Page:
Of course, I had to wonder why we were still alive at all. Clearly they wanted something from us, but what? They weren’t asking for information. And they were human. What would humans want with us? Usually the most we feared from humans was either running into crazy slayer types or those who wanted to experiment on us. These seemed like neither.
So what did they want? Why were we here? Over and over, I imagined more awful, gruesome fates. The looks on my friends’ faces showed I wasn’t the only one who could envision creative torments. The smell of sweat and fear filled the room.
I lost track of time and was suddenly jolted out of my imaginings when footsteps sounded on the stairs. The lead captor stepped into the hall. The rest of the men straightened up, tension crackling around them. Oh God. This was it, I realized. This was what we’d been waiting for.
“Yes, sir,” I heard the leader say. “They’re in here, just like you wanted.”
Finally, I realized. The person behind our kidnapping. Panic shot through me. I had to escape.
“Let us out of here!” I yelled, straining at my bindings. “Let us out of here, you son of a- “
I stopped. Something inside of me shriveled up. My throat went dry. My heart wanted to stop. The guard had returned with a man and a woman I didn’t recognize. I did, however, recognize that they were …
Real, live- well, figuratively speaking- Strigoi. It all suddenly clicked together. It wasn’t just the Spokane reports that had been true. What we’d feared- Strigoi working with humans- had come true. This changes everything. Daylight wasn’t safe anymore. None of us were safe anymore. Worse, I realized these must be the rogue Strigoi- the ones who had attacked the two Moroi families with human help. Again, those horrible memories came to me: bodies and blood everywhere. Bile rose in my throat, and I tried to shift my thoughts from the past to the present situation. Not that that was any more reassuring.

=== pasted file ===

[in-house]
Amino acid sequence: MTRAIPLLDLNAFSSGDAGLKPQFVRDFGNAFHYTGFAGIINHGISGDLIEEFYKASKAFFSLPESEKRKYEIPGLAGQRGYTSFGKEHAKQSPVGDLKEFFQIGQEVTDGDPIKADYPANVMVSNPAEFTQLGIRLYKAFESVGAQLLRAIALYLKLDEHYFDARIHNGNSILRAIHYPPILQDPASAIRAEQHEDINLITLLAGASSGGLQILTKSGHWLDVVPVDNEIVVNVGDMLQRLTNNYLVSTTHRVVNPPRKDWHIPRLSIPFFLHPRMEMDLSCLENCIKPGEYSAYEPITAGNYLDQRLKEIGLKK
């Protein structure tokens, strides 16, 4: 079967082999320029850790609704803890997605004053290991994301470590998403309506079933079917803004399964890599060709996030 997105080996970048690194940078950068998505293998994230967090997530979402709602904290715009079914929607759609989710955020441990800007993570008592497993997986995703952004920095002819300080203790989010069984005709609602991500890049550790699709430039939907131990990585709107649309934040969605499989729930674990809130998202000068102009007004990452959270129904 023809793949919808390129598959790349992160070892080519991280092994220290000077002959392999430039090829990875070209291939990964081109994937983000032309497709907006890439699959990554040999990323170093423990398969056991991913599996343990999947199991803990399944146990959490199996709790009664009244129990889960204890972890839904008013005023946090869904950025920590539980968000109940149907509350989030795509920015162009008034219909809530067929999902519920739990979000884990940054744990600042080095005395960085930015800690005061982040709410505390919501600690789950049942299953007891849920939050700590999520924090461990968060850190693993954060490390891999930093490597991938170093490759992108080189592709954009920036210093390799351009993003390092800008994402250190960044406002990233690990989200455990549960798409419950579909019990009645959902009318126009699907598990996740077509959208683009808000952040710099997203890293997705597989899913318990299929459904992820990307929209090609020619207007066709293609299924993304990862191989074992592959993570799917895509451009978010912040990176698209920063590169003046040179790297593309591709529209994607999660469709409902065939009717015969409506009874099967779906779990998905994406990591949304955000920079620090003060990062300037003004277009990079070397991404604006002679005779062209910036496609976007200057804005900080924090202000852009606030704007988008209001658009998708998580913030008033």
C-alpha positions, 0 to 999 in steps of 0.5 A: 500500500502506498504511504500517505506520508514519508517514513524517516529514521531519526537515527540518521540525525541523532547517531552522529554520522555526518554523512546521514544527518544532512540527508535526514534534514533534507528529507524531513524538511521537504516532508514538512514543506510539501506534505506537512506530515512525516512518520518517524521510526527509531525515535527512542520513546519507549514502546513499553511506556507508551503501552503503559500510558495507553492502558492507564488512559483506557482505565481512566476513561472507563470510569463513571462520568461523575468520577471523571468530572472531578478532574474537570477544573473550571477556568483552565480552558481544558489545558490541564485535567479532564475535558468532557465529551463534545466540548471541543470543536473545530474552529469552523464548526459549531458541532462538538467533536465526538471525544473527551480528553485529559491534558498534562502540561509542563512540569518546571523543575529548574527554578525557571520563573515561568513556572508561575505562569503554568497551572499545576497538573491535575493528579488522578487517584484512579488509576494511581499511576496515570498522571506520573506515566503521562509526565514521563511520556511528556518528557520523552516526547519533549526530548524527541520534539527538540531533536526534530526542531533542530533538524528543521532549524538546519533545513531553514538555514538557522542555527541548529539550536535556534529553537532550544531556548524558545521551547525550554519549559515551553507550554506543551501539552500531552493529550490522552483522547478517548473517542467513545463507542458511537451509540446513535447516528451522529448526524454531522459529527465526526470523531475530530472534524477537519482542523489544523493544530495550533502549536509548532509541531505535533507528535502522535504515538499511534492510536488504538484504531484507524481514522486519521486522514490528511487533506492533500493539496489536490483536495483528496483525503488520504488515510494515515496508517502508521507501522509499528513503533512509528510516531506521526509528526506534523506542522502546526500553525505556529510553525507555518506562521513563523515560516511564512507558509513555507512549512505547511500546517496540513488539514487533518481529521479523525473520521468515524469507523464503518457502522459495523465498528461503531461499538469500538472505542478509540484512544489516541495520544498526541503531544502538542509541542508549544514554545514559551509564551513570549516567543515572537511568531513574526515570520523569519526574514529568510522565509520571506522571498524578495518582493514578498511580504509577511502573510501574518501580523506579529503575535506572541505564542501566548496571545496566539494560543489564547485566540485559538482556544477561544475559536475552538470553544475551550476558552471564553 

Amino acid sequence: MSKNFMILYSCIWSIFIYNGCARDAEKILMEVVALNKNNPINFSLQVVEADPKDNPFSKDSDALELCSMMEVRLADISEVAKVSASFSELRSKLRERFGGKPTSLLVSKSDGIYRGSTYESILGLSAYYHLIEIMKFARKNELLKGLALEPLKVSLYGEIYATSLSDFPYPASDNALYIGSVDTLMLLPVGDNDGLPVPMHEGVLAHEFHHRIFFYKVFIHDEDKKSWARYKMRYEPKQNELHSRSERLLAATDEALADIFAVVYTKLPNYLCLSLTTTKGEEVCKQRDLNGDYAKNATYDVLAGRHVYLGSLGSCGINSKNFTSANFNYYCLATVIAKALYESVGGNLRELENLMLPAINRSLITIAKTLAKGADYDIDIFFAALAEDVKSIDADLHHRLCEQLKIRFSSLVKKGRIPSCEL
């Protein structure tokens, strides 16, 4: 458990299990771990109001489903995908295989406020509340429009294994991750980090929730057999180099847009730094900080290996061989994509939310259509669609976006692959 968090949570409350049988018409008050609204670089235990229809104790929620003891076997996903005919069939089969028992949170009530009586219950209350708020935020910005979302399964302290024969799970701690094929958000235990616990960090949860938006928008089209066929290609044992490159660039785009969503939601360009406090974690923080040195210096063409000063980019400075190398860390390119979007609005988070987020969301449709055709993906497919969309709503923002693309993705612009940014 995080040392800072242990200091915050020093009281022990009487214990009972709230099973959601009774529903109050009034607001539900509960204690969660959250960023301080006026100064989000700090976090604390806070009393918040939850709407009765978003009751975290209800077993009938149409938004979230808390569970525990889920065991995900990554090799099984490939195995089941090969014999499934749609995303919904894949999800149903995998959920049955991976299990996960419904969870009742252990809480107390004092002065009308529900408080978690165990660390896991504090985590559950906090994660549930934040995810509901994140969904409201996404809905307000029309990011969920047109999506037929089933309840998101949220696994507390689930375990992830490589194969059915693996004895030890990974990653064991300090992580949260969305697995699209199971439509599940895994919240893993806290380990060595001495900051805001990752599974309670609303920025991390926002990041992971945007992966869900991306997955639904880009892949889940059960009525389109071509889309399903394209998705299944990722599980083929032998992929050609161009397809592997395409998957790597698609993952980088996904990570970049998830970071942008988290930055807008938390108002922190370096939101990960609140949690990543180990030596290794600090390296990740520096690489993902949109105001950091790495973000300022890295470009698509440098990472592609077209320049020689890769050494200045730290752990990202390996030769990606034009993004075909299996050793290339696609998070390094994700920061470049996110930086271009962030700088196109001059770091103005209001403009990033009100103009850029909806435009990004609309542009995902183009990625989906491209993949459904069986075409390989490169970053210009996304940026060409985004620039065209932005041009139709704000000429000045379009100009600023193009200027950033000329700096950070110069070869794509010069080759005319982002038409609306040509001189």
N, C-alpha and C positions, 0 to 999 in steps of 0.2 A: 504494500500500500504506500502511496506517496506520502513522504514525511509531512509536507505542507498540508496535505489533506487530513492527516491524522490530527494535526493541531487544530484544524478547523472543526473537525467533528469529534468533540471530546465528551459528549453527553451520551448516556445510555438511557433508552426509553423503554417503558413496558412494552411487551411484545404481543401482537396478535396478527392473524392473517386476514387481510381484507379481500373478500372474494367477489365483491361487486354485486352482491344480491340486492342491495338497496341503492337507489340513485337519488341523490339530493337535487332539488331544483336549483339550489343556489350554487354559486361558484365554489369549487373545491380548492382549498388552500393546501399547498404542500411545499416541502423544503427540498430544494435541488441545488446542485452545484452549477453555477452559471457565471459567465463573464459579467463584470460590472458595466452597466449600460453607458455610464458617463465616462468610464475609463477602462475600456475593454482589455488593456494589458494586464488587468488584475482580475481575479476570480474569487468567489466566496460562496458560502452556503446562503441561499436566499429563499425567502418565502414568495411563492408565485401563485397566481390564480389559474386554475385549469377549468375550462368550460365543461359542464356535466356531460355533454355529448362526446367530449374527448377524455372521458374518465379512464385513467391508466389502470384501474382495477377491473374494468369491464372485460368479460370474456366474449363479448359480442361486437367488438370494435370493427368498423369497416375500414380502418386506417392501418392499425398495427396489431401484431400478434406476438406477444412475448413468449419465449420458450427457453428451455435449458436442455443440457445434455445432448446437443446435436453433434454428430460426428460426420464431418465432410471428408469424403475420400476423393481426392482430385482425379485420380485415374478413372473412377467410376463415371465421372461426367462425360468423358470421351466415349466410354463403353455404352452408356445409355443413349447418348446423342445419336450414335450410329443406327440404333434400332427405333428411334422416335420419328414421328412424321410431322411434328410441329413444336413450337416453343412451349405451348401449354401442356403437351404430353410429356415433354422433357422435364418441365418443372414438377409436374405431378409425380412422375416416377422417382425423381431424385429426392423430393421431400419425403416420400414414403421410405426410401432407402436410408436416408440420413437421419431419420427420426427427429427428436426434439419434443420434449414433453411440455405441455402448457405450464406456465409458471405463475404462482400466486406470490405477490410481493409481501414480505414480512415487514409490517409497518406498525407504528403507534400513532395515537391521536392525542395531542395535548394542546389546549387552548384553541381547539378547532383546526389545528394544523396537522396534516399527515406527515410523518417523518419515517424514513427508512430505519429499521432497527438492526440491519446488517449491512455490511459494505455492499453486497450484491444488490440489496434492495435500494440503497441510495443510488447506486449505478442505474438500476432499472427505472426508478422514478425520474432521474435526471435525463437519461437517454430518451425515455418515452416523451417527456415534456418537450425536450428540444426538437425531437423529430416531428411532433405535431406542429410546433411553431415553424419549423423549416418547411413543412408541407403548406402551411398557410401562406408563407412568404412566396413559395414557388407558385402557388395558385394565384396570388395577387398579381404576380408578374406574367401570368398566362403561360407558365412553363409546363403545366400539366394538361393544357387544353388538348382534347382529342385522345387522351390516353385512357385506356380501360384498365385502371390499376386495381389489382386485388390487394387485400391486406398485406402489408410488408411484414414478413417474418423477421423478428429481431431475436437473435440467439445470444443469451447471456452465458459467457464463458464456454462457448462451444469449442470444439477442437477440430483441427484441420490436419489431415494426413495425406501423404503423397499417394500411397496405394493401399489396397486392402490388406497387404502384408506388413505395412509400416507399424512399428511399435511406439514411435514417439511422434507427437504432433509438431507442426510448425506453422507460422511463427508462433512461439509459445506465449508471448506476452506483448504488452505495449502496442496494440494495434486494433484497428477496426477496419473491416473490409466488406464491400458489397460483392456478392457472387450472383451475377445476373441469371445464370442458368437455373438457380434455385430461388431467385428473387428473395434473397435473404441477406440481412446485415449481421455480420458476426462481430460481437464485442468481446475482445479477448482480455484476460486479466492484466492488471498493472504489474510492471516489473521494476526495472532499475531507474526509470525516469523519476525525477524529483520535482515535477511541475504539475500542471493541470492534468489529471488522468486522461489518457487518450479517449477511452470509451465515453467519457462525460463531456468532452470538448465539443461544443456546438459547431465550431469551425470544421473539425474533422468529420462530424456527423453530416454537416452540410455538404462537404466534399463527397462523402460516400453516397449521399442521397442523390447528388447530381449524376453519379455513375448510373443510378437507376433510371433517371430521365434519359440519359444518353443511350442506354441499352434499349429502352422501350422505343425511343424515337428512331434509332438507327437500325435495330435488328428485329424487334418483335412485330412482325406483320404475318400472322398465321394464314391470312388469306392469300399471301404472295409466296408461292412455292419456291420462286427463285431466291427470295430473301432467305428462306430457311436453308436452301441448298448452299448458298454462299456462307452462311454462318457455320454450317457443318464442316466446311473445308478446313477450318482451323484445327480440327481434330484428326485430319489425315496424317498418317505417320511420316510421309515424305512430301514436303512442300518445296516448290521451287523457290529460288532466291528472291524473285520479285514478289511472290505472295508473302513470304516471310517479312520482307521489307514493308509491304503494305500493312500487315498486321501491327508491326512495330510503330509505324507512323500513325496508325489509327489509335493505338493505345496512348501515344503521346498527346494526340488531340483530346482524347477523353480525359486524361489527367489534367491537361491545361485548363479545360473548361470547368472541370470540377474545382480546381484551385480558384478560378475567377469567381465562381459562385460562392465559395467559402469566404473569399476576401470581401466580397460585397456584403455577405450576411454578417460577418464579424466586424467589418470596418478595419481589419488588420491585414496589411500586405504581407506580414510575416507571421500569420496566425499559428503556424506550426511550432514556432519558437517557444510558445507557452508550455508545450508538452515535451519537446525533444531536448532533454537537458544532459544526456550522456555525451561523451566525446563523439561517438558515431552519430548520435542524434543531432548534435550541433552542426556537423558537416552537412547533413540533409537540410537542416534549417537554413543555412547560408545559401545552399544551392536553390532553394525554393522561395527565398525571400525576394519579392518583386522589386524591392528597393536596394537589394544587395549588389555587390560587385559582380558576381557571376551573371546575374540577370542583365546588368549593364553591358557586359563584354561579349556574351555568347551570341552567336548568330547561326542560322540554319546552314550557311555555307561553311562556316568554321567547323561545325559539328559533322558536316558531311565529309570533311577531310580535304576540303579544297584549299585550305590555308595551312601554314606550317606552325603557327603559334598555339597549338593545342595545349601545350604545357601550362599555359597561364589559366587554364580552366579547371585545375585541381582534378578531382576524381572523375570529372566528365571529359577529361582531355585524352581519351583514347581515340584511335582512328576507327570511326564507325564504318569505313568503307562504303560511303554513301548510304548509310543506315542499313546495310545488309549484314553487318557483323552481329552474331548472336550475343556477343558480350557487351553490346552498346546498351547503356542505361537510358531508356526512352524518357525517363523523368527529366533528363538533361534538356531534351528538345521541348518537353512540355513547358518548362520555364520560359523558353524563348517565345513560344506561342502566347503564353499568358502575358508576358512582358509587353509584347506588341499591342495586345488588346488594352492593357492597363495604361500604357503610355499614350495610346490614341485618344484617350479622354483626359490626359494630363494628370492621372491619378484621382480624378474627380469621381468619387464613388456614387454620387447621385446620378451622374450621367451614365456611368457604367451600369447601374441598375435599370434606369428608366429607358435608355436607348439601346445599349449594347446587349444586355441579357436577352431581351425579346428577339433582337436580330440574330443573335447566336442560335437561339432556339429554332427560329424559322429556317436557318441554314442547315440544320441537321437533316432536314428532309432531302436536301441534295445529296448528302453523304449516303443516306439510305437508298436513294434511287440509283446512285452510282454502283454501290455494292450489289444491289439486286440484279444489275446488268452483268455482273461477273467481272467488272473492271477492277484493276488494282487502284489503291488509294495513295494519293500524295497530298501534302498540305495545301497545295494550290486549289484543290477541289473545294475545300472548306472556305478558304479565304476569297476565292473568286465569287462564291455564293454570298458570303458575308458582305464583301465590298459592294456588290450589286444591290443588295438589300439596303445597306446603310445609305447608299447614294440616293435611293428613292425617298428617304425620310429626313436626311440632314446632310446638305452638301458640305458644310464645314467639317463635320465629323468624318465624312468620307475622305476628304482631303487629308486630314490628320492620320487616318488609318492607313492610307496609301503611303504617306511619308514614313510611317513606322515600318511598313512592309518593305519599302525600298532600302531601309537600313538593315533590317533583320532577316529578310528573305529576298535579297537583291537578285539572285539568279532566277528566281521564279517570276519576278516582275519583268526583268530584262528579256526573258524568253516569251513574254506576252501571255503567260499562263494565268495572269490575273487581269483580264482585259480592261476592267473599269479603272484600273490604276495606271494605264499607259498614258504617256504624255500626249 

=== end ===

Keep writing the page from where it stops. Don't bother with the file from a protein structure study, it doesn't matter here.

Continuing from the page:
Moroi had pale skin, the kind of skin that blushed and burned easily. But these vampires…their skin was white, chalky in a way that made it look like the result of a bad makeup job. The pupils of their eyes had a red ring around them, driving home what monsters they were.
The woman, actually, reminded me of Natalie- my poor friend whose father had convinced her to turn Strigoi. It took me a few moments to figure out what the resemblance was because they looked nothing alike. This woman was short- probably human before becoming Strigoi- and had brown hair with a bad highlighting job.
Then it hit me. This Strigoi was a new one, much as Natalie had been. It didn’t become obvious until I compared her with the Strigoi man. The Strigoi woman’s face had a little life in it. But his … his was the face of death.